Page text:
I found this chocolate bar at an upscale little grocery store in the Pike Place Market in Seattle.
This was a very good chocolate bar. The chocolate had a deep roasted flavor, almost coffee-like, even though there was no coffee (or any other non-chocolate) ingredient in this bar. The taste is all from its single country origin.
Kristy brought this Ghirardelli bar to a chocolate eating meeting.
This bar was fantastic! The espresso flavor was intense, probably because the beans were ground and mixed into the chocolate. I could still taste the dark chocolate too, and it was a rich, deep chocolate flavor, but it was almost lost in the overwhelming coffee taste. I remember someone at the eating meeting mentioned that this would be a “great breakfast chocolate”, which I thought was an excellent idea.
My co-worker Victoria brought this item into work right before Halloween in 2010.
Even though I think of Russell Stover about the same as Whitman chocolates, meaning they are both low quality candies that you find at the drug store, I was surprised by this Halloween candy…at first. I took a bite and thought “wow, this is really good dark chocolate”. It was very flavorful and not at all waxy like I expected.
But then there was the marshmallow. It tasted all chemical and nasty, and its texture was mealy. It ruined an otherwise good chocolate experience. And I thought “Ah, there’s the Russell Stover that I expected”.
My co-worker Kristy brought this unusual Vosges bar to a chocolate eating meeting at work.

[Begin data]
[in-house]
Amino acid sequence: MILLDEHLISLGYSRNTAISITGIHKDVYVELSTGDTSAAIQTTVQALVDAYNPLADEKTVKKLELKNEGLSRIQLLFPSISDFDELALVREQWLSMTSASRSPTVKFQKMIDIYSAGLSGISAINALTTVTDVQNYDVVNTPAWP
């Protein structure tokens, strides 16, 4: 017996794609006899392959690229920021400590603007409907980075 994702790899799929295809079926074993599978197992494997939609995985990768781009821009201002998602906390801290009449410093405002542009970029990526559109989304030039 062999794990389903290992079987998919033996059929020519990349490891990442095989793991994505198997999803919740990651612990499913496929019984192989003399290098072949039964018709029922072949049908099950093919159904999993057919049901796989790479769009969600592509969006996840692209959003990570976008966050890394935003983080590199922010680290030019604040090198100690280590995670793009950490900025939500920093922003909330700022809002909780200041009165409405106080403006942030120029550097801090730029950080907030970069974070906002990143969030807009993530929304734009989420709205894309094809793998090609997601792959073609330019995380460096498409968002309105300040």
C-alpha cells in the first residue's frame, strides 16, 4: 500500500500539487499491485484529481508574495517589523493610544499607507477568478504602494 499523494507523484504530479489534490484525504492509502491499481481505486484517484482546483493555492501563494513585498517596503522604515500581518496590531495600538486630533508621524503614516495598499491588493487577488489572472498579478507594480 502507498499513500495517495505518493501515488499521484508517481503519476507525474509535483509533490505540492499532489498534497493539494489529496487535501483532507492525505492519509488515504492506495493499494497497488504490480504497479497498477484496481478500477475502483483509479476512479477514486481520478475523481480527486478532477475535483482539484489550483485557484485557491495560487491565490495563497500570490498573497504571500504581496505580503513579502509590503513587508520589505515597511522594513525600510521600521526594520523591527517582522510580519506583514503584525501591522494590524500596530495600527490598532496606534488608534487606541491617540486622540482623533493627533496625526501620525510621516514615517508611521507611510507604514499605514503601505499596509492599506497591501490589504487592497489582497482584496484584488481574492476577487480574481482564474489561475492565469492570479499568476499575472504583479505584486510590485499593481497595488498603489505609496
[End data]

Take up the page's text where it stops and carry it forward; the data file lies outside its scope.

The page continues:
This bar was delicious. Yes, the chocolate was fantastic, just like all Vosges bars, but what really impressed me was the intense coffee flavor. The combination of espresso and chicory made for an amazingly deep and rich coffee taste that went very well with the dark chocolate. To be honest, those flavors were so strong that the cacao nibs were almost tasteless next to them, and they only added some texture to the bar.
I am impressed the Vosges can take such unusual ingredients (when was the last time you had chicory?) and make such amazing chocolate bars that showcase those flavors without masking the chocolate taste.
Kristy brought another Amedei bar to the chocolate eating meeting.
This bar was delicious! It was an excellent dark chocolate, tasting much richer and darker than just 63% cacao, and it contained little freeze-dried bits of nectarines and peaches. Like with the Amedei Tuscano Red bar, I think I have come to enjoy fruit and chocolate…when it’s done right! Chocolatiers take note: don’t use dried, sticky, chewy fruit chunks in your chocolate, but instead use crispy, tasty, freeze-dried fruit! It’s way better!
My co-worker Kristy came back from a trip to San Francisco with a bunch of chocolates for the office chocolate eating meeting group to try. We tried this package of truffles first.
These dark chocolate truffles were infused with various teas, plus one fruit truffle (lichee). There was a list inside the package.
The consensus of the chocolate eating meeting was that these truffles were delicious. I didn’t get to try them all, but I did like the oolong one, and I loved the jasmine one. There are not many floral chocolate being made, so I liked how different it was.
I found this exceptionally long named bar at Trader Joe’s.
It was interesting to try this bar on the same day as yesterday’s Valrhona bar and compare two 85% cacao bars. While the Valrhona was excellent, it was also very single note in its taste. The Trader Joe’s bar was quite the opposite in flavor, while still being excellent too. On first bite, it tasted fruity, almost berry-like, but that quickly turned sour as I chewed it. By the time I swallowed, all that remained was an earthy flavor, so my mouth was ready for the next bite’s fruitiness. All in all, it was a very complex bar, quite unexpected from Trader Joe’s and its low price point.